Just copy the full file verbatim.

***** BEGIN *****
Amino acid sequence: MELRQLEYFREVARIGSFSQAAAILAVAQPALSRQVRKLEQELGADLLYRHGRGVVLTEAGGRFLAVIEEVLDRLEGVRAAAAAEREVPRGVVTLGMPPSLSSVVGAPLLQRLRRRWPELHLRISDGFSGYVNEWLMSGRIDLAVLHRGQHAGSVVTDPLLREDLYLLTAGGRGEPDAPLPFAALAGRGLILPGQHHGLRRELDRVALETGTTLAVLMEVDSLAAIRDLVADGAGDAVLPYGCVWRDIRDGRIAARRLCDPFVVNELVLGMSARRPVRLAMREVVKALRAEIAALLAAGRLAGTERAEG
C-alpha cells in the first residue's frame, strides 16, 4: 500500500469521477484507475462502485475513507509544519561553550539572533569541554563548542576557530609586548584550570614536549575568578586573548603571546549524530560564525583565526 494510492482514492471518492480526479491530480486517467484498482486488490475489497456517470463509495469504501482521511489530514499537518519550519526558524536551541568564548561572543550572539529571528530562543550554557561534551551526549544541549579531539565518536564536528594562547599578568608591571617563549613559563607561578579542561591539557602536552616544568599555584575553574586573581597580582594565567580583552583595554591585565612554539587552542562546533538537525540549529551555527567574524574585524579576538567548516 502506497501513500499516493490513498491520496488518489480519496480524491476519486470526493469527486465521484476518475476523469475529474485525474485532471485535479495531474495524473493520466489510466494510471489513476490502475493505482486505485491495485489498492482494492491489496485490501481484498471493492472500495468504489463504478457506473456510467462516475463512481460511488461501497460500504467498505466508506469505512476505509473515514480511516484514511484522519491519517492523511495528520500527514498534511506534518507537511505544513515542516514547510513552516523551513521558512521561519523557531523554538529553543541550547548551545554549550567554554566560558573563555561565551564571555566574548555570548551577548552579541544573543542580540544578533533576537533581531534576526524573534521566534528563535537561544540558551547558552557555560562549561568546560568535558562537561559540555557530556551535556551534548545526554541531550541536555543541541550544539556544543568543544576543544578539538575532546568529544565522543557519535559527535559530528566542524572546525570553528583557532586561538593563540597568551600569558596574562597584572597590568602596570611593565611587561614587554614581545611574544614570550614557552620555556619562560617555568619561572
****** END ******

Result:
Amino acid sequence: MELRQLEYFREVARIGSFSQAAAILAVAQPALSRQVRKLEQELGADLLYRHGRGVVLTEAGGRFLAVIEEVLDRLEGVRAAAAAEREVPRGVVTLGMPPSLSSVVGAPLLQRLRRRWPELHLRISDGFSGYVNEWLMSGRIDLAVLHRGQHAGSVVTDPLLREDLYLLTAGGRGEPDAPLPFAALAGRGLILPGQHHGLRRELDRVALETGTTLAVLMEVDSLAAIRDLVADGAGDAVLPYGCVWRDIRDGRIAARRLCDPFVVNELVLGMSARRPVRLAMREVVKALRAEIAALLAAGRLAGTERAEG
C-alpha cells in the first residue's frame, strides 16, 4: 500500500469521477484507475462502485475513507509544519561553550539572533569541554563548542576557530609586548584550570614536549575568578586573548603571546549524530560564525583565526 494510492482514492471518492480526479491530480486517467484498482486488490475489497456517470463509495469504501482521511489530514499537518519550519526558524536551541568564548561572543550572539529571528530562543550554557561534551551526549544541549579531539565518536564536528594562547599578568608591571617563549613559563607561578579542561591539557602536552616544568599555584575553574586573581597580582594565567580583552583595554591585565612554539587552542562546533538537525540549529551555527567574524574585524579576538567548516 502506497501513500499516493490513498491520496488518489480519496480524491476519486470526493469527486465521484476518475476523469475529474485525474485532471485535479495531474495524473493520466489510466494510471489513476490502475493505482486505485491495485489498492482494492491489496485490501481484498471493492472500495468504489463504478457506473456510467462516475463512481460511488461501497460500504467498505466508506469505512476505509473515514480511516484514511484522519491519517492523511495528520500527514498534511506534518507537511505544513515542516514547510513552516523551513521558512521561519523557531523554538529553543541550547548551545554549550567554554566560558573563555561565551564571555566574548555570548551577548552579541544573543542580540544578533533576537533581531534576526524573534521566534528563535537561544540558551547558552557555560562549561568546560568535558562537561559540555557530556551535556551534548545526554541531550541536555543541541550544539556544543568543544576543544578539538575532546568529544565522543557519535559527535559530528566542524572546525570553528583557532586561538593563540597568551600569558596574562597584572597590568602596570611593565611587561614587554614581545611574544614570550614557552620555556619562560617555568619561572